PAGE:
The Foreign Ministry Thursday issued an official complaint to the Hungarian Embassy in Athens, rejecting criticism by Hungarian officials of Greece’s handling of a burgeoning migration crisis and accusing officials in Budapest of “brutal cynicism.”
“We find it difficult to witness either the wave of statements from Hungarian officials against our country or, and mainly, what the UN secretary-general characterizes as the ‘unacceptable’ conduct of Hungary’s forces of order against the refugees, including infants, who are living through the drama and misery of war,” ministry spokesperson Konstantinos Koutras said in a statement.
He added that the use of violence and armed patrols and “the driving of innocent victims of war into Balkan minefields” are not “appropriate” behavior for an EU member-state.
Koutras defended Greece’s efforts to guard the EU’s southeastern flank while respecting the rights of refugees, saying the country is doing “everything humanly possible” but that more support is needed.
“It is obvious that the burden of the current, unprecedented refugee crisis cannot be shouldered by one country alone,” he said, calling for “humanity, cooperation, solidarity and coordination” with fellow EU states, “not brutal cynicism, provocative statements, the use of violence, or a return to Cold War walls.”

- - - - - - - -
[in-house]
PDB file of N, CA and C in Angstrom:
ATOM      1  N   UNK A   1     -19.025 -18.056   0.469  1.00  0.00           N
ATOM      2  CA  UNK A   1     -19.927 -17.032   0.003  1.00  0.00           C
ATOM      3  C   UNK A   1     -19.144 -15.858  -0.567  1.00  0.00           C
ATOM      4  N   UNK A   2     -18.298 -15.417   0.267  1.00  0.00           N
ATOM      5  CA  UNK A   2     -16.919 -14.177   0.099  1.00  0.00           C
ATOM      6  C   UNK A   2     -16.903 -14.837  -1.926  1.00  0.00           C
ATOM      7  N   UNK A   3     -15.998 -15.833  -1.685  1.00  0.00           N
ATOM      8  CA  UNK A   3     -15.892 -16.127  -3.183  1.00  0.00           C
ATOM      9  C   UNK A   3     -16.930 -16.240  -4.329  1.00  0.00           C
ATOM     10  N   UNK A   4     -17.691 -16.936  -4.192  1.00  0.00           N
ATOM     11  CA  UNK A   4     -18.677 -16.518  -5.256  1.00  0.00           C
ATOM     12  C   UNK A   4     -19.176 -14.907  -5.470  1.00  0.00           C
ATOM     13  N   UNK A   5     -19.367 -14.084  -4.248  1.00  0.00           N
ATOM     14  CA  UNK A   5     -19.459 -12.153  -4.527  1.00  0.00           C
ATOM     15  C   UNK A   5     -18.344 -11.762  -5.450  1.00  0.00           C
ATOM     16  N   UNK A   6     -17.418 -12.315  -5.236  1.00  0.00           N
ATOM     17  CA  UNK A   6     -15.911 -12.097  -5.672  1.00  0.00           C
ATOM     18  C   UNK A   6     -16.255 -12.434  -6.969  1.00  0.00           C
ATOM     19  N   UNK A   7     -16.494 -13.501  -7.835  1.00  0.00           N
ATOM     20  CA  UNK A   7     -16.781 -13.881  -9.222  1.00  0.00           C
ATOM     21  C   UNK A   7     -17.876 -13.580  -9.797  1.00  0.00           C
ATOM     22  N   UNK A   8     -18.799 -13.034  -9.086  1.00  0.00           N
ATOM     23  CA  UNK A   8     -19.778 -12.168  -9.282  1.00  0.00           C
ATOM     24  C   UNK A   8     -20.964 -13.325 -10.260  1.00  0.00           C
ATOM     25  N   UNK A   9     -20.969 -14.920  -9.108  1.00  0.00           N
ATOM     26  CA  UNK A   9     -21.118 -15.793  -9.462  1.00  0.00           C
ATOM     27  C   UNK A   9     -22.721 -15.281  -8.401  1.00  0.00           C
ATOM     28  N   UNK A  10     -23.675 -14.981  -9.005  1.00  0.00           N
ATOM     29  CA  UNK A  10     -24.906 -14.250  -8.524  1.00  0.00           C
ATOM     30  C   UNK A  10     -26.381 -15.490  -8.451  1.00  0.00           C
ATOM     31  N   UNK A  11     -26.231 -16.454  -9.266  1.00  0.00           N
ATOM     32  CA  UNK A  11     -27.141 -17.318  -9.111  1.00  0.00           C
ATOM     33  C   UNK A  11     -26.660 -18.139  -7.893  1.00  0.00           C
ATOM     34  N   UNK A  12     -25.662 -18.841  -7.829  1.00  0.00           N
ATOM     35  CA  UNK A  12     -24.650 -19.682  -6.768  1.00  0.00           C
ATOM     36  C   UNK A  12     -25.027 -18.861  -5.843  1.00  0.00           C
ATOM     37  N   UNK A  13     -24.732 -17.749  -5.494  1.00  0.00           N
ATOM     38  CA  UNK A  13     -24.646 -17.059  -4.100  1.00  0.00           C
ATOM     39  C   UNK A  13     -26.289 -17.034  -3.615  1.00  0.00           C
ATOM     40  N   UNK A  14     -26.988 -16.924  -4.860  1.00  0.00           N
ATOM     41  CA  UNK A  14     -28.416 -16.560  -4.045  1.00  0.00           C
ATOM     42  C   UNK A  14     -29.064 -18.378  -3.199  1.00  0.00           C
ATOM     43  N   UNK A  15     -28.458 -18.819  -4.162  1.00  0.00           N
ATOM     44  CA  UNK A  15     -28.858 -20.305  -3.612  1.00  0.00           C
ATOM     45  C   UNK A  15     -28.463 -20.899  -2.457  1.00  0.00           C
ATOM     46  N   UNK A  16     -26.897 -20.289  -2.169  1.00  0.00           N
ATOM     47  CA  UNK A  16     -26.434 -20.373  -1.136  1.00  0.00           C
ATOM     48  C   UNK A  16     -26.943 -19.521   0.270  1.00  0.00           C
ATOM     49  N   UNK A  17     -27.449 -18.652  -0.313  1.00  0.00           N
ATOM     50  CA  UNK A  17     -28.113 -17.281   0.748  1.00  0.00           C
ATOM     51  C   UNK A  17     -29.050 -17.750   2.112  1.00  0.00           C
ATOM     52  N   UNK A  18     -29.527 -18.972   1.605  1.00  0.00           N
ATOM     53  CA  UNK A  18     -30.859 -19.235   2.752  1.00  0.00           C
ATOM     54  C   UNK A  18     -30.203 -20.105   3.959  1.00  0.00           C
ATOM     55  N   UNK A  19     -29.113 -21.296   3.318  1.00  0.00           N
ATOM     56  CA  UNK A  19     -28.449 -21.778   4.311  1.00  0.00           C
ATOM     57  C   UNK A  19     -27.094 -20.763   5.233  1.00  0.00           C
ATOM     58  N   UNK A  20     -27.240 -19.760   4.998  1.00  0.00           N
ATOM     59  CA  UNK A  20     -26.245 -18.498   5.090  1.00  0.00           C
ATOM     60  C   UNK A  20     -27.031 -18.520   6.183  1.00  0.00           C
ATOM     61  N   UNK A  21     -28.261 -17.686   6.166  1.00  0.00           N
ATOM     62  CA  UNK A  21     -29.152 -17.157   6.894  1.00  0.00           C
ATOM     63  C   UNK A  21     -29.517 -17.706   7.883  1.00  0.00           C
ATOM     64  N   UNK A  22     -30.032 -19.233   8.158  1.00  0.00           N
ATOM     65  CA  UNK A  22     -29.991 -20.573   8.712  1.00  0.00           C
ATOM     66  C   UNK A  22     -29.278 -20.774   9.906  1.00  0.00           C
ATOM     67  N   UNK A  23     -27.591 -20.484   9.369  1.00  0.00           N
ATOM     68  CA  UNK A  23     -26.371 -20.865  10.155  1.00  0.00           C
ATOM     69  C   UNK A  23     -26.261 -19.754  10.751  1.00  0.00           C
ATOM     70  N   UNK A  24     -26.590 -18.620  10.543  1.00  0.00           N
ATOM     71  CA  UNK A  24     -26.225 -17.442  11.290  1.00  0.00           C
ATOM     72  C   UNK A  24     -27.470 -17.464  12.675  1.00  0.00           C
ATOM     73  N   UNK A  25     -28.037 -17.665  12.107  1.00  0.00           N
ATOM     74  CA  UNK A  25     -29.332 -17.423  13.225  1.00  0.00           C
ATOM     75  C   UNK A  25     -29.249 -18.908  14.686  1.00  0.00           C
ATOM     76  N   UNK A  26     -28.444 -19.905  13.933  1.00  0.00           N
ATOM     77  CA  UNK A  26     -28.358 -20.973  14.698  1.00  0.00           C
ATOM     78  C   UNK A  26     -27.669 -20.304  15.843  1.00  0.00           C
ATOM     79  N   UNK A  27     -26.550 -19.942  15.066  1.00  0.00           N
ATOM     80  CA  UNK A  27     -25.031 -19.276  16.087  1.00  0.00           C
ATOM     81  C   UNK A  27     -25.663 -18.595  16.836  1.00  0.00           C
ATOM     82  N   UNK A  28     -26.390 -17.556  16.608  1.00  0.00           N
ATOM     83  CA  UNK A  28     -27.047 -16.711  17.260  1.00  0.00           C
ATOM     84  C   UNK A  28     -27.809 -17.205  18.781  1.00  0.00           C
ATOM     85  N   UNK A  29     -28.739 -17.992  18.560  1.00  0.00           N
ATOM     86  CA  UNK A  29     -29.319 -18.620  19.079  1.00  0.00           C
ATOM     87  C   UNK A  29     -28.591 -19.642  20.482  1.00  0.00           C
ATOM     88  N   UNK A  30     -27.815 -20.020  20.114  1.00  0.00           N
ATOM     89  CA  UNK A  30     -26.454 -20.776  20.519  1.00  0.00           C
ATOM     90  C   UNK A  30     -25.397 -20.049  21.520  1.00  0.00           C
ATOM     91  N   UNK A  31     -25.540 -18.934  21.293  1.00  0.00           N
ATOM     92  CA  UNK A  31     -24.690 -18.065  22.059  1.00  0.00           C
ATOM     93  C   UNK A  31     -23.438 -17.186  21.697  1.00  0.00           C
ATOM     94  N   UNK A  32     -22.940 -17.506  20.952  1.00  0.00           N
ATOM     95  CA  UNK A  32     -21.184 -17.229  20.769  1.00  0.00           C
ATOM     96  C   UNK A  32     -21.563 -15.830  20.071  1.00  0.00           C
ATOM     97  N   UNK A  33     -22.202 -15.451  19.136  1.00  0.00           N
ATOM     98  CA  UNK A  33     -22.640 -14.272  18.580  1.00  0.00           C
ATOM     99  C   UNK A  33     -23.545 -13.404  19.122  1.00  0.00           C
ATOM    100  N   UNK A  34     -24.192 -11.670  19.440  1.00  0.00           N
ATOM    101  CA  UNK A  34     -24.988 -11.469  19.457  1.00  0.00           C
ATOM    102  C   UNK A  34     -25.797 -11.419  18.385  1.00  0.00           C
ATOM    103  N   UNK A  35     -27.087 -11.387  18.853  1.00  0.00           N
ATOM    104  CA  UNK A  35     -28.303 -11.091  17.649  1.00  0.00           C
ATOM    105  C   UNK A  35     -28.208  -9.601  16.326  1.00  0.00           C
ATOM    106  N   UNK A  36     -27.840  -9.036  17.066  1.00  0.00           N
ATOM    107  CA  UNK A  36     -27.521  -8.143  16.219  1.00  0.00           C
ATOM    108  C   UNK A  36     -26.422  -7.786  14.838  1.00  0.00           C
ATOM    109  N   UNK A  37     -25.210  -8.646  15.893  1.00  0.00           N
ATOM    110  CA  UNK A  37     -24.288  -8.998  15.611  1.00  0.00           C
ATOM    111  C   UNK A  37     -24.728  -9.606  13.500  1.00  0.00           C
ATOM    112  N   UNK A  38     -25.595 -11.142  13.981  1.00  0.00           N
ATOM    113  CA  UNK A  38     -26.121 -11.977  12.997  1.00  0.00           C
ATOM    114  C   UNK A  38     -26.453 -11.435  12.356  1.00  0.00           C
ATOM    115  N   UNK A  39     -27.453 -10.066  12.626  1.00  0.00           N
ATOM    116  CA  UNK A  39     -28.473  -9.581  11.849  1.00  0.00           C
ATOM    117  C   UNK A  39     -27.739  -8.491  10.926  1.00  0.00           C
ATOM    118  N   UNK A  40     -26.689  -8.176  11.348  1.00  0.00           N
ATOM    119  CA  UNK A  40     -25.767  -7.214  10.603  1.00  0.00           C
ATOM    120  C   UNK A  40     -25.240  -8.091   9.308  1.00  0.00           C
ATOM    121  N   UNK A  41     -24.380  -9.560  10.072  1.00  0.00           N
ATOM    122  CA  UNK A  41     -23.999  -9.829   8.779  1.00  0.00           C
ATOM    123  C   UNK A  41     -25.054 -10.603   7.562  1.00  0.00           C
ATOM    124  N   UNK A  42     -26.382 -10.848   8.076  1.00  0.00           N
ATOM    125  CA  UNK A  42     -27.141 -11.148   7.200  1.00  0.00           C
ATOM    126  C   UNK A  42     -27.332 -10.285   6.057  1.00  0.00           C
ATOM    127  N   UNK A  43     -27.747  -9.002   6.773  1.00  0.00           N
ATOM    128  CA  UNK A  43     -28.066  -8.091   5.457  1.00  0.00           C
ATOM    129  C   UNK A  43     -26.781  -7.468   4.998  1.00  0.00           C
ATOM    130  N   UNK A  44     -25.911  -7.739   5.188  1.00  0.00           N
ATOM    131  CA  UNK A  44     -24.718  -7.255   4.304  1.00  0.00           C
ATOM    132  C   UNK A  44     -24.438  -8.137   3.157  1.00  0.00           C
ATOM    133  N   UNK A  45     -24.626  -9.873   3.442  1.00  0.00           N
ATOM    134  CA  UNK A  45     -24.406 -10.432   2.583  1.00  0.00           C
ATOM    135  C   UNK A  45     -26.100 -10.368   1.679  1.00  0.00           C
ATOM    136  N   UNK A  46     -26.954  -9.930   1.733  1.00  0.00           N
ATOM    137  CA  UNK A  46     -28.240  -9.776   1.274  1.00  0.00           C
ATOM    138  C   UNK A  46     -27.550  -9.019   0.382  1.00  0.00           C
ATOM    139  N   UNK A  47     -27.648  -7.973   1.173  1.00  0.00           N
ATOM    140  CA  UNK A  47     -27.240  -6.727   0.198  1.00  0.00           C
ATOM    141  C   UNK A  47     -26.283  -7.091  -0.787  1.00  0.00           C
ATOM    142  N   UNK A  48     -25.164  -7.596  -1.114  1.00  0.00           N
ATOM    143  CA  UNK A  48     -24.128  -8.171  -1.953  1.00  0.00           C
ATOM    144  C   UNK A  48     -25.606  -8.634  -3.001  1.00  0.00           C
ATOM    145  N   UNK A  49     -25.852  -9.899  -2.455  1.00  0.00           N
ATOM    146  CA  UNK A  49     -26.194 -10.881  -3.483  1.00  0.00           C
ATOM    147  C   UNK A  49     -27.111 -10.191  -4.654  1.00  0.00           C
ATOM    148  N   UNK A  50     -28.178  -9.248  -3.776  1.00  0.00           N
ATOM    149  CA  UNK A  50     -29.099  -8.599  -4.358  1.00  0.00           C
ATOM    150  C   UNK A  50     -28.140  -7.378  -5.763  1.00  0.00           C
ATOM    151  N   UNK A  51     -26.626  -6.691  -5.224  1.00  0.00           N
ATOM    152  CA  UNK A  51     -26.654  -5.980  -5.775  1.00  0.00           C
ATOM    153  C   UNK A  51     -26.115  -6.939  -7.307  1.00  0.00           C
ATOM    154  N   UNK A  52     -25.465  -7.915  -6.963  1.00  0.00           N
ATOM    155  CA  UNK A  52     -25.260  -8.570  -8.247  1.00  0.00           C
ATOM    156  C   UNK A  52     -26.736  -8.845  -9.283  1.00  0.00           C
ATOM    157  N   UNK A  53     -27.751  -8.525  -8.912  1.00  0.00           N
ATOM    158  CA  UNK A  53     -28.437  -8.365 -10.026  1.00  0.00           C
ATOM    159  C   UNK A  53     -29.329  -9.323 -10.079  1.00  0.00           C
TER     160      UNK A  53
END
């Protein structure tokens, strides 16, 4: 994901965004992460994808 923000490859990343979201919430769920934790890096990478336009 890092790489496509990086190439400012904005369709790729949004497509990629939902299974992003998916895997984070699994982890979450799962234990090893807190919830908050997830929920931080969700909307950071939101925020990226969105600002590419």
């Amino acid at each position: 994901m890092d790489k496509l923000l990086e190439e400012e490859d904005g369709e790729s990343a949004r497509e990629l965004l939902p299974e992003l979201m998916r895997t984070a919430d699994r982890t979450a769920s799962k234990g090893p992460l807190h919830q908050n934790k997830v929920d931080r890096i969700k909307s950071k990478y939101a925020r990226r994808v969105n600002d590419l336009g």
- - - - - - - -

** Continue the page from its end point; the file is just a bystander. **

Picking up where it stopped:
Migration and Home Affairs Commissioner Dimitris Avramopoulos struck a similar note during a joint press conference in Budapest with Hungary’s foreign and interior ministers, saying that barriers such as the one Hungary had built along its Serbian border were temporary solutions and fueled tensions.
“There is no wall you would not climb, no sea you would not cross if you are fleeing violence and terror,” he said. “We have a moral duty to offer them protection.”
In Athens, officials attributed the occasionally divisive rhetoric in some EU member-states to domestic politics in those countries and discerned an overall will to work toward a solution. Next Tuesday, EU interior and home affairs ministers are to meet in Brussels to discuss the migration crisis ahead of a summit of EU leaders the next day.
Greek government officials have heralded plans to build two new migrant reception facilities – one in Lavrio, eastern Attica, and one in Thessaloniki.
However, the mayor of Lavreotiki, the region that includes Lavrio, Thursday told the Athens-Macedonian News Agency that local authorities oppose plans to set up the facility in an old munitions plant in the area. The site is “inappropriate,” Dimitris Loukas told AMNA.